Lilacs & Champagne is an all-or-nothing type of experiment. As evidenced by the pervasive mood and bizarro samples of their excellent self-titled debut, the duo—comprised of Grails members Alex Hall and Emil Amos—have from the get-go established their sound as one of a kind. It’s not particularly hard to find good trip-hop that cleverly incorporates out-of-context quotes and spliced beats into diverse sonic collages; with an example like Entroducing… set not too long ago, aspiring DJs have followed suit. Upon listening to any single track by Lilacs & Champagne, however, it’s immediately clear that it’s the work of Hall and Amos and no one else. This isn’t the type of stuff one could just replicate with a slipshod beats-and-pieces technique. The two have nailed the “‘70s cop movie filtered through a haze of bong smoke” aura to a perfect T, a trend that continues on their sophomore outing, Danish & Blue, released through the Brooklyn label Mexican Summer. (To wit, there’s even a song called “Police Story” on this LP.) Hall and Amos make the kind of music that drives music critics bonkers with the need to come up with new classificatory tags; “psychedelic spy movie trip-hop,” “mood-trip,” and “paranoia-beat” are just a few regrettable hypothetical names that come to this critic’s mind. This, of course, is a testament to the creativity behind this duo, something that is especially commendable given how successful Danish & Blue is at re-capturing and re-invigorating the formula set out by Lilacs & Champagne.
For the most part, this LP doesn’t do much to change the mood-centric style of the debut, though some changes are incorporated throughout. Conceptually, it’s a stronger work; it opens with “Metaphysical Transitions” and closes with “Metaphysical Transitions II”, suggesting that all the cuts in between form a sort of reverie—not an unreasonable thing to imagine, given the frequently unpredictable twists and turns Hall and Amos take. The tranquil, French Riviera-evoking acoustic guitar of “Alone Again and..” gives way to the smooth lounge bass of “Police Story”. “Honest Man” opens with a phased out sample of what sounds like an FM soft rock track, only to later give way to a doomy piano melody. The latter is another area where Danish & Blue differentiates itself from its predecessor; the more liberal inclusion of piano samples throughout is a nice touch, and a perfect counterweight to the occasional overindulgence in wah-wah guitar soloing. Just as the duo did on the debut, they keep it all so drenched in mood that everything fits in perfectly; this comes off as both sample-heavy and entirely organic, a tenuous balance the duo strike with ease. Somehow, the pages-long ingredient list for this album comes together to form an entirely convincing whole. If one buys into Hall and Amos’s central conceit (there are undoubtedly many who will mistakenly take this as gimmickry), the experience is rewarding in just about every way.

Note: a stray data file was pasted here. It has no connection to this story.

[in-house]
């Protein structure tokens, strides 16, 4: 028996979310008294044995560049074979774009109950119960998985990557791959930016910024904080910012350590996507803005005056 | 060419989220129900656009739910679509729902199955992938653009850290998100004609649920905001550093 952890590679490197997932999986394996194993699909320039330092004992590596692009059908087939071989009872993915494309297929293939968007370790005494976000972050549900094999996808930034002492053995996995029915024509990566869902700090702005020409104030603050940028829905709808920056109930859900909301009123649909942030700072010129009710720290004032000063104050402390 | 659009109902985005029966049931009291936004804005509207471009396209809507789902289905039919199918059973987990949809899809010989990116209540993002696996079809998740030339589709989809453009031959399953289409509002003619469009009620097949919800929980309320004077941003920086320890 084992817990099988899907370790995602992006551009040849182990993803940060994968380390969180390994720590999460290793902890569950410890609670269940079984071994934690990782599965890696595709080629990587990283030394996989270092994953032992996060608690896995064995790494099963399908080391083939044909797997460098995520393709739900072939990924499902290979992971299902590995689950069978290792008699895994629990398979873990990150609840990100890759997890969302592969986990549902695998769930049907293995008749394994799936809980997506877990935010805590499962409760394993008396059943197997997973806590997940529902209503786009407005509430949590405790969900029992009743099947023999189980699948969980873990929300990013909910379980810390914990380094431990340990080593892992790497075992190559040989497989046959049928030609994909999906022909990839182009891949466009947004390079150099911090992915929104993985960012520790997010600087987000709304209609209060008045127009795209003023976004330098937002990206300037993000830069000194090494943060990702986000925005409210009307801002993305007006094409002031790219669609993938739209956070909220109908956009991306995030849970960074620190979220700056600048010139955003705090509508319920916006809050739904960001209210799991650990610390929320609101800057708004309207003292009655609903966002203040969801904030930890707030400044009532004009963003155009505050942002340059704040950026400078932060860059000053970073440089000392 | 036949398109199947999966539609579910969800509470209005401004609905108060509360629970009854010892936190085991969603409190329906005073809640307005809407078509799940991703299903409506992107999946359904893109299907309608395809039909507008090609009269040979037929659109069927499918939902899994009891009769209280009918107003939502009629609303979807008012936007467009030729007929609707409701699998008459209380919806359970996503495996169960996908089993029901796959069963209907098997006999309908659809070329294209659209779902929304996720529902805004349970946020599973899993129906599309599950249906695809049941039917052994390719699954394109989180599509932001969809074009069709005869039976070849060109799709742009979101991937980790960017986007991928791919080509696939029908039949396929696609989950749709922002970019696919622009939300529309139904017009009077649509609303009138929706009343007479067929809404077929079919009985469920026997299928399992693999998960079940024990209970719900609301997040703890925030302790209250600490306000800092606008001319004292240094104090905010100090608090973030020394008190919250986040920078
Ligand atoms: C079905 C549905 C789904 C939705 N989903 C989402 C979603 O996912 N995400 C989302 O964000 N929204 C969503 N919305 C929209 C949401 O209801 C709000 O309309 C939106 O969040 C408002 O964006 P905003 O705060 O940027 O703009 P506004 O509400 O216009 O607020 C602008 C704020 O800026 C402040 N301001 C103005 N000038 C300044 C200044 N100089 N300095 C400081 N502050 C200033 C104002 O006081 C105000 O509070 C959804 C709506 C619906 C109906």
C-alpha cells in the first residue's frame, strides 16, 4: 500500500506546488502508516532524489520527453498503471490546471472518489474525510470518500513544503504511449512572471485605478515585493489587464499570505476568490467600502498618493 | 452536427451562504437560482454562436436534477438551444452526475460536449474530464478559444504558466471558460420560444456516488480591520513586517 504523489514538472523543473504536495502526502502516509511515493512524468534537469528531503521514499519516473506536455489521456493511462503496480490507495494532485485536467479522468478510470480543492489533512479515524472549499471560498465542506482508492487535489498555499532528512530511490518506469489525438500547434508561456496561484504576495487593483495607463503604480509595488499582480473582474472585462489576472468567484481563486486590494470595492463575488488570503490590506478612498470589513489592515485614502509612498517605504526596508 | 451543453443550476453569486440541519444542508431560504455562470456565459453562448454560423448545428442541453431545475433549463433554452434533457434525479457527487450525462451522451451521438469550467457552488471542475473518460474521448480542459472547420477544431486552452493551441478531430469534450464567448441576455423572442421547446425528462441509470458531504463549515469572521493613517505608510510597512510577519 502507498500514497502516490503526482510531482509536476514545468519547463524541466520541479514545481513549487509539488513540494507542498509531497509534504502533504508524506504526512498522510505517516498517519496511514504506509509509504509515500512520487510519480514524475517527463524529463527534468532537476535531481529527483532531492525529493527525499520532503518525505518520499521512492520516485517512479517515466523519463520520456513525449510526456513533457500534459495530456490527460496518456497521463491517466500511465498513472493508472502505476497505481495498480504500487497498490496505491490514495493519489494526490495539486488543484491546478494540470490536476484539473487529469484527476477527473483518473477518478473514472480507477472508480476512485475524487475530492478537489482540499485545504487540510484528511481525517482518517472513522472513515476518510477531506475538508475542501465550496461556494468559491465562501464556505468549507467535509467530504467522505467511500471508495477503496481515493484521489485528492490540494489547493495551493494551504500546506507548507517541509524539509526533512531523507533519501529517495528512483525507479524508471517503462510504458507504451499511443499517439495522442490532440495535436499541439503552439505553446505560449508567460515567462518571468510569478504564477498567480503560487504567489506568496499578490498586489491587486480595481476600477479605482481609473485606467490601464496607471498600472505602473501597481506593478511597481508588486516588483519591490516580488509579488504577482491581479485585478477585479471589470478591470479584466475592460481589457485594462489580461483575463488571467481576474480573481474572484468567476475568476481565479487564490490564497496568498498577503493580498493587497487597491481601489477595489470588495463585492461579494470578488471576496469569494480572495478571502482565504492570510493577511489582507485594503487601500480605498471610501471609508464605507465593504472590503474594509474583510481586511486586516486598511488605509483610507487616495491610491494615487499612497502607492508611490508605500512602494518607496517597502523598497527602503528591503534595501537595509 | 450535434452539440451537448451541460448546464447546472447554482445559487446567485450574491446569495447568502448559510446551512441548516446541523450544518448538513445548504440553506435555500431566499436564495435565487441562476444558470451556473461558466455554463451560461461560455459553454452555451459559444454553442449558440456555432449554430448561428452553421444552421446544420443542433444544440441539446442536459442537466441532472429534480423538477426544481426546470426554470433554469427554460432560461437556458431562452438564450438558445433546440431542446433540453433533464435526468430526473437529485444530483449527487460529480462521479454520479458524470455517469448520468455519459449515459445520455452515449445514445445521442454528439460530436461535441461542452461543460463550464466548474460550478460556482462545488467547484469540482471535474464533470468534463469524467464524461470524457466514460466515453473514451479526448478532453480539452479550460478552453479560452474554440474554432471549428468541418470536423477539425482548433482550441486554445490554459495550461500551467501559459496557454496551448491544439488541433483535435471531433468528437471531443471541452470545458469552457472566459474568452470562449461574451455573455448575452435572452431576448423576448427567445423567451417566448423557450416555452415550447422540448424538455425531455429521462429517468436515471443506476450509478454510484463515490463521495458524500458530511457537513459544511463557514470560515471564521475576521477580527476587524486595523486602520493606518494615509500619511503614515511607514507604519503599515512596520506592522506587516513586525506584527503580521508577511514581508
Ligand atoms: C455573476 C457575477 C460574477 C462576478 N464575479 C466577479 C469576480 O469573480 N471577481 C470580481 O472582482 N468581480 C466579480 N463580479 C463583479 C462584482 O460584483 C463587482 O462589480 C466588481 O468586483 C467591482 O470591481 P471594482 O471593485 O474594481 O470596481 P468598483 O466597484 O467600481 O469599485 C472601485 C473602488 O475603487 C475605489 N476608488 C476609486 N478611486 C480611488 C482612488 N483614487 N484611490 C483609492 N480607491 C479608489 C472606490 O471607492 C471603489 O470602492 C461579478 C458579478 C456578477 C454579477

A paradox arises from Lilacs & Champagne’s honing in on a hyper-specific sound, however. While in my review of the debut I hoped that the project wouldn’t be cast aside as an interesting one-off, at the same time Danish & Blue is demonstrative of the fact that this approach might face some entropic losses if it is to be pursued in this way in future efforts. Part of what made Lilacs & Champagne so powerful a statement of intent was how unique it was, and while there is enough tinkering that makes Danish & Blue stand on its own merits, it’s also hard to imagine where it is Hall and Amos could go from here, especially considering that they took only a year to follow up their first LP. Then again, this could just be cynicism; after all, these two have proven themselves more than apt at making a style that is genuinely all their own. Who can really say what the future holds for them? Simply put, working in a genre of one poses all sorts of risks for musicians; for now, at least, Lilacs & Champagne continues to impress in a way few of its peers are able to.